Juno blasts toward Jupiter — 5 amazing facts about our biggest planet

Juno blasts toward Jupiter — 5 amazing facts about our biggest planet

NASA's Juno spacecraft will arrive at the planet July 4.

As we reported recently, NASA’s June probe has just performed an engine burn as it begins a 51-million-mile journey toward the largest planet in our solar system, Jupiter. And it could unlock some fascinating mysteries when it arrives.

The solar-powered probe is expected to get there on July 4 after making a second engine burn May 31, Discovery News report. Here’s five amazing facts about this massive planet.

Jupiter has had plenty of visitors. A total of nine spacecraft have been to the gas giant. It all started with Pioneer 10, which launched in 1972, and continued with Pioneer 11, Voyager 1, Voyager 2, Galileo, Ulysses, Cassini-Huygens, New Horizons, and Juno. Galileo was the first of the spacecraft to actually orbit Jupiter back in 1995, and it discovered that the planet’s moons actually had their own magnetic fields. New Horizons was the latest until Juno, speeding by Jupiter in 2007 on its way to Pluto.

Jupiter is a long, long way from the sun, but its enormous size allows us to see it with the naked eye on some occasions. Jupiter has two and a half times the mass of all the other planets in our solar system combined. The gas giant can reach an apparent magnitude of -2.94, which makes it the third-brightest object in the night sky after the moon and Venus on average.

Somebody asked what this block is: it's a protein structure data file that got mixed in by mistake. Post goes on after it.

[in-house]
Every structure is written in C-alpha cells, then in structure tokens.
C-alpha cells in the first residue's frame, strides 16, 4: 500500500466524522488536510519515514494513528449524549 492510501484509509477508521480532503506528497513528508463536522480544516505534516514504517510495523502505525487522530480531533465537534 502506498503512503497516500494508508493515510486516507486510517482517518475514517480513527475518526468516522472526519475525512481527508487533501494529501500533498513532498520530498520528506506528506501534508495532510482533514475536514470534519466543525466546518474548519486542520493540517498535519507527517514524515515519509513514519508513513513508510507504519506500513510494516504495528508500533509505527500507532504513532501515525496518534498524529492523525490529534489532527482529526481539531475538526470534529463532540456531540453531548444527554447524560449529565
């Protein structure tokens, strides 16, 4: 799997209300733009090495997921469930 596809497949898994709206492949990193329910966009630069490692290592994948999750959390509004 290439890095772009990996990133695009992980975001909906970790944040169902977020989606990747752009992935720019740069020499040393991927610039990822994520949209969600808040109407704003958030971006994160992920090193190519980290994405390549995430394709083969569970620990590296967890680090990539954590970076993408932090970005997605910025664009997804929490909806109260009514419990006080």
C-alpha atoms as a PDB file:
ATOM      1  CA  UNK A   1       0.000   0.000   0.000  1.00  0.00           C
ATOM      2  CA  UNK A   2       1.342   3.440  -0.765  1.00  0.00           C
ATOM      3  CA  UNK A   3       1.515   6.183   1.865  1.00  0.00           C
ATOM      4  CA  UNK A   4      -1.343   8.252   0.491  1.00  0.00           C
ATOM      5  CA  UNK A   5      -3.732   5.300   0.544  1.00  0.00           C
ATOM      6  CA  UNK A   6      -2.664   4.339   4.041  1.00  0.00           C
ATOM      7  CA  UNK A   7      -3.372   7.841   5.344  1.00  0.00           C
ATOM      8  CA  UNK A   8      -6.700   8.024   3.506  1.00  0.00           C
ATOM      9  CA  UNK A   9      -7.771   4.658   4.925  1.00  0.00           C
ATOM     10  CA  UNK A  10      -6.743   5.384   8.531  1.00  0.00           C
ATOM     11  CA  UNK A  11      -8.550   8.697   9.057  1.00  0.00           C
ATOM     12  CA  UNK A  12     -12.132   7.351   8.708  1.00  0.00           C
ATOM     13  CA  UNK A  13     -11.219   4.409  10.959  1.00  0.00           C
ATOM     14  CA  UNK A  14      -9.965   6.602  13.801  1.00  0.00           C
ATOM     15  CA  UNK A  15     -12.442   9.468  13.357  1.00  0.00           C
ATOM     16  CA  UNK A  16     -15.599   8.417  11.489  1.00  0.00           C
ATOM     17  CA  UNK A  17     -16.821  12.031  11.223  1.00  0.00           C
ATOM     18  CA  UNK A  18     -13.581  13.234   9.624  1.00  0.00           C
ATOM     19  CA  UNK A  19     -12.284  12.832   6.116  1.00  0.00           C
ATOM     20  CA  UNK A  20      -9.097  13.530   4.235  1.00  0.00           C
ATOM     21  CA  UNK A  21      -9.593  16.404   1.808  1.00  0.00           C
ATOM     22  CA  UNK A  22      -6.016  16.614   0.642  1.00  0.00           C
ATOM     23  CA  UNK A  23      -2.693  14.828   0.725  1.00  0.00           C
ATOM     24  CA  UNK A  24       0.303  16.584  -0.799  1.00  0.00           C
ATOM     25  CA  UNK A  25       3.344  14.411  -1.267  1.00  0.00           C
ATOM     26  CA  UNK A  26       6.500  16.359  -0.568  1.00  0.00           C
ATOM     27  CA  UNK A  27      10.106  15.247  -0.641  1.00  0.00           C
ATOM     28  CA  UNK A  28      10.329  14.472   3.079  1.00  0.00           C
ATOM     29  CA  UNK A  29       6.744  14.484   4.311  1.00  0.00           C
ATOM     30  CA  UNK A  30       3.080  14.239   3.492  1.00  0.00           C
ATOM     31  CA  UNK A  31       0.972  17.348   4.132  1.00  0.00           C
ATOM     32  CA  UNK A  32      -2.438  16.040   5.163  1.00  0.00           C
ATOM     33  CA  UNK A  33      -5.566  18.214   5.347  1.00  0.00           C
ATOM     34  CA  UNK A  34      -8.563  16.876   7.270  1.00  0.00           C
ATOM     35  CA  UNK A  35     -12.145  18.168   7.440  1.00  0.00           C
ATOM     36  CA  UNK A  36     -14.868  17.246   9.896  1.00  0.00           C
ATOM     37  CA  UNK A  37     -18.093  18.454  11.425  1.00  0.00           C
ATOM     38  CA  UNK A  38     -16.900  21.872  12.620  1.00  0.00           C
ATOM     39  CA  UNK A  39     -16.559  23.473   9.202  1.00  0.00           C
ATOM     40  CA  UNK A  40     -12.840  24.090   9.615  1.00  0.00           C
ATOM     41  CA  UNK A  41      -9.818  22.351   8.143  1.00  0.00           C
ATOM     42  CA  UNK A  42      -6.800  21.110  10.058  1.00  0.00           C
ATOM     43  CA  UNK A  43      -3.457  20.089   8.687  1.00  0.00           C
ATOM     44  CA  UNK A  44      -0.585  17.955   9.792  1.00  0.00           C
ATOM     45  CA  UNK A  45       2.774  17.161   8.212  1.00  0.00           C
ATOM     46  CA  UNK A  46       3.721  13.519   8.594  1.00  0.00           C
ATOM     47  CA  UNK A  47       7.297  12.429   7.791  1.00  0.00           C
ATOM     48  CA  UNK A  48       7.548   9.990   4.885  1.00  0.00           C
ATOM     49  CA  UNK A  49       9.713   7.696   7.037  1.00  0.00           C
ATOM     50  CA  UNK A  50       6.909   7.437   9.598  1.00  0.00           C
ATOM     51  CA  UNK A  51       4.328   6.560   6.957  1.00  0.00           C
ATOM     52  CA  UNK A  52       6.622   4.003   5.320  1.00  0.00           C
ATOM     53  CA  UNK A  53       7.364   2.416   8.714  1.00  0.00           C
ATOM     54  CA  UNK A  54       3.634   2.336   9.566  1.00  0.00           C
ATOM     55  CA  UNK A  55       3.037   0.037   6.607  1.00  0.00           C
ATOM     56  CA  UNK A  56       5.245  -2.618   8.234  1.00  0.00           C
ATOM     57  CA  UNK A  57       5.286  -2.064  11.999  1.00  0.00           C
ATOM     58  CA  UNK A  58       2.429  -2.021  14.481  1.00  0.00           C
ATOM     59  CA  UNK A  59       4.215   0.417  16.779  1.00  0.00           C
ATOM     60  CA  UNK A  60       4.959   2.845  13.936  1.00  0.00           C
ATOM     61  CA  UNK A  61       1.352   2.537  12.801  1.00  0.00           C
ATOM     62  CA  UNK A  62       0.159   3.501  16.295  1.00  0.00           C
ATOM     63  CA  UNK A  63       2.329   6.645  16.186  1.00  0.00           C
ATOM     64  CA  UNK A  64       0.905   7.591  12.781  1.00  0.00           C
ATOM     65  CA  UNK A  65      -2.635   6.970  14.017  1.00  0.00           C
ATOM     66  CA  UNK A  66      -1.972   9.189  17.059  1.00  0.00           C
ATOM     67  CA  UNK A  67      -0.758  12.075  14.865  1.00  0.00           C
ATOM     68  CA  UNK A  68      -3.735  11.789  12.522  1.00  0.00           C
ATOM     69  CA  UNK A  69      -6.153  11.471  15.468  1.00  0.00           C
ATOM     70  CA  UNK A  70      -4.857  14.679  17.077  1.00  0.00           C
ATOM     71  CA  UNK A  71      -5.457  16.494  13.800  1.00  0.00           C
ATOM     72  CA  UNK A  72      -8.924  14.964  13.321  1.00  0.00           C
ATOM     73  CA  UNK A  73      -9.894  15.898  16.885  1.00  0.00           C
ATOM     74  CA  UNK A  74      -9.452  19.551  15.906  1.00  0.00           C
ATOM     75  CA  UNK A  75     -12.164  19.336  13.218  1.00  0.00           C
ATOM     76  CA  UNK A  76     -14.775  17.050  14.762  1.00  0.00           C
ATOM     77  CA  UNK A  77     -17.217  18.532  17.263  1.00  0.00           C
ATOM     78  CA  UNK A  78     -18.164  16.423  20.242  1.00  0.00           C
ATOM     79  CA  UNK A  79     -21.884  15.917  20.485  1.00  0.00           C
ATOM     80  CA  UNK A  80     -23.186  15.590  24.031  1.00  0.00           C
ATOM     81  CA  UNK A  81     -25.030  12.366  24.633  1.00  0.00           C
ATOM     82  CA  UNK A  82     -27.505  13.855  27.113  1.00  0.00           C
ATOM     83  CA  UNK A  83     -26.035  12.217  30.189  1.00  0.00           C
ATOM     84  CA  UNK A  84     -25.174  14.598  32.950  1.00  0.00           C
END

Another fascinating detail about Jupiter is htat it has the strongest magnetic field in the solar system, 14 times more powerful than Earth’s. Scientists think this may be due to the massive swirling metallic hydrogen deep inside the planet, which speeds up ionized particles from the solar wind to the speed of light, causing an immense amount of radiation to blanket the planet — and also dooming any spacecraft that gets near it.

Did you know that Jupiter has rings? It’s true. Saturn may be known for this, but although Jupiter’s is largely invisible to the human eye, it has them just the same. The main ring around Jupiter is the result of dust left behind from meteors smashing into its four inner moons.

Probably what’s most amazing about Jupiter is its epic storms, which would obliterate anything that happens on Earth in terms of violence. While the storms have similarities to those on Earth since they don’t last a long time, some storms last so long and become so powerful that it can actual alter the color of Jupiter’s belt.

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